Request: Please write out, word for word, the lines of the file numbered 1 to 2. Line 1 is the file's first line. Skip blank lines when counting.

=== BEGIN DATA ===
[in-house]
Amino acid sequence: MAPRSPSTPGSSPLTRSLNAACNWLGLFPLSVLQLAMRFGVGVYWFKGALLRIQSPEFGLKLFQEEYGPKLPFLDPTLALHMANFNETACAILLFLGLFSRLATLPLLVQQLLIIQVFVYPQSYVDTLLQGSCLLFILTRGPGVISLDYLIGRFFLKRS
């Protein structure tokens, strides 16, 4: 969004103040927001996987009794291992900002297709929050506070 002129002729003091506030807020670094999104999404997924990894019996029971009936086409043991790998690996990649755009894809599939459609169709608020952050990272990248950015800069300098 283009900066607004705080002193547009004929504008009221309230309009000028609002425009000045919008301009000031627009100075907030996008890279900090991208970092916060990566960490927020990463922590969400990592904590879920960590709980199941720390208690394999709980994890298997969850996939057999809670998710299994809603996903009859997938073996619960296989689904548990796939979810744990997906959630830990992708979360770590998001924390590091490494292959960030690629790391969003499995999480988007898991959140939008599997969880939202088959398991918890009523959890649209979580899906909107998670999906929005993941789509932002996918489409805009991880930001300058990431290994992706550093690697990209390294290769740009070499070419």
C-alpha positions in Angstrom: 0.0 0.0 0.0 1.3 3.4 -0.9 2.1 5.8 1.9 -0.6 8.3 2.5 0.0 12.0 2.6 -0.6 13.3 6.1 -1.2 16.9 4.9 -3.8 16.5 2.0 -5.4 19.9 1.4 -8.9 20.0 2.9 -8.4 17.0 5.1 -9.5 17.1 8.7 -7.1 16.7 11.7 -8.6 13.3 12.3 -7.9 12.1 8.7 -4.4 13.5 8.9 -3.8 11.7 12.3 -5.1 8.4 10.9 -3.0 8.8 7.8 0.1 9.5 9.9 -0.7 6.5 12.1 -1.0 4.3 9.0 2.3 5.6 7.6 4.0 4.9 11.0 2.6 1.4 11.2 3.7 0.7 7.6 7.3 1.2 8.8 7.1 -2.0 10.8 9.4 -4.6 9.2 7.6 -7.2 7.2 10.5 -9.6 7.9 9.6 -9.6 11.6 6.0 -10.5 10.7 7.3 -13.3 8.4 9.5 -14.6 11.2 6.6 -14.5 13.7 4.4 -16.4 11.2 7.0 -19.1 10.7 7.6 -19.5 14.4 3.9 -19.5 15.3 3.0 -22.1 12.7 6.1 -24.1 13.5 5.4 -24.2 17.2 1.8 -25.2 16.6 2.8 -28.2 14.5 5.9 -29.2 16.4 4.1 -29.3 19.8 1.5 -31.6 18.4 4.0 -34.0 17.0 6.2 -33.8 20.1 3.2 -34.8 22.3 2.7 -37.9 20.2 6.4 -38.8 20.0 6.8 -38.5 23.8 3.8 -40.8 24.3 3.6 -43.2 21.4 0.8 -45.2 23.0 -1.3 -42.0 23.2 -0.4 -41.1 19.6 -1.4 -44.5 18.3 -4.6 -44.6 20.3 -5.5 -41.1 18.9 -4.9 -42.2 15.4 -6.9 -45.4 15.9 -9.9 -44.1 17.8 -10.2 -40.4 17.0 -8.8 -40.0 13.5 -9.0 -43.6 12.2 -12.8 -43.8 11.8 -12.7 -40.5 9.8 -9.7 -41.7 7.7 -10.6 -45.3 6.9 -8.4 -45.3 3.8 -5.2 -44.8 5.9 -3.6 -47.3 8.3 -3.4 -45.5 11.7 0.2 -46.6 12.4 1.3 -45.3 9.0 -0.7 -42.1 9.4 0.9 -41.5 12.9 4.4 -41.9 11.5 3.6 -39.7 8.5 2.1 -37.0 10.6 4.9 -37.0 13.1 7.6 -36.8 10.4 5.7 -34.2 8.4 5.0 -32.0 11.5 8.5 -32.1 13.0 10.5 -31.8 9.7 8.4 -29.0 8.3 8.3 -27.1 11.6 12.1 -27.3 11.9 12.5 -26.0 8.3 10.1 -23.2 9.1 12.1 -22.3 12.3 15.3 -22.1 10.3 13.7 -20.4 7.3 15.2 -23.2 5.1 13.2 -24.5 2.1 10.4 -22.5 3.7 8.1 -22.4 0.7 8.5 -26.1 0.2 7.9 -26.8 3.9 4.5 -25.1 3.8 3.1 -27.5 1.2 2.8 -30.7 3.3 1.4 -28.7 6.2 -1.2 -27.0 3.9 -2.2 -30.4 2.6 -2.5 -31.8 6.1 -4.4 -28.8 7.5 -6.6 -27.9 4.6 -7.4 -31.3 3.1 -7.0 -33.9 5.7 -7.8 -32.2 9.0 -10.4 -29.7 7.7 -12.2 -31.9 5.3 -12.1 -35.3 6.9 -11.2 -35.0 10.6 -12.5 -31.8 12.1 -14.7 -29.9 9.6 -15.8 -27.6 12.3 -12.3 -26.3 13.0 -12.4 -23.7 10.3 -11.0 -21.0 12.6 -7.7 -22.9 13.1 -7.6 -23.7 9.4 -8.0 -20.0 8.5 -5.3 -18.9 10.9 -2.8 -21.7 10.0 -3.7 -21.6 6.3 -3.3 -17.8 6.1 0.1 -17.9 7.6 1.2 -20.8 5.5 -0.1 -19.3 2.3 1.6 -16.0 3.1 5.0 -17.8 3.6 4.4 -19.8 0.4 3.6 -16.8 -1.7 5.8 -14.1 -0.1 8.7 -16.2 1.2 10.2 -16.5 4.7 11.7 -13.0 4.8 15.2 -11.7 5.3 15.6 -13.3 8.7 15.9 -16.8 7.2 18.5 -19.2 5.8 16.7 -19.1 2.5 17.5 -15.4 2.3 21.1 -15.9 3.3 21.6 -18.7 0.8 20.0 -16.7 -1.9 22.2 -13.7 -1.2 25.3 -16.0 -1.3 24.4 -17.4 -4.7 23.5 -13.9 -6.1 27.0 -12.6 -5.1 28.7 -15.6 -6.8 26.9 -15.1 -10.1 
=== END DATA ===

[in-house]
Amino acid sequence: MAPRSPSTPGSSPLTRSLNAACNWLGLFPLSVLQLAMRFGVGVYWFKGALLRIQSPEFGLKLFQEEYGPKLPFLDPTLALHMANFNETACAILLFLGLFSRLATLPLLVQQLLIIQVFVYPQSYVDTLLQGSCLLFILTRGPGVISLDYLIGRFFLKRS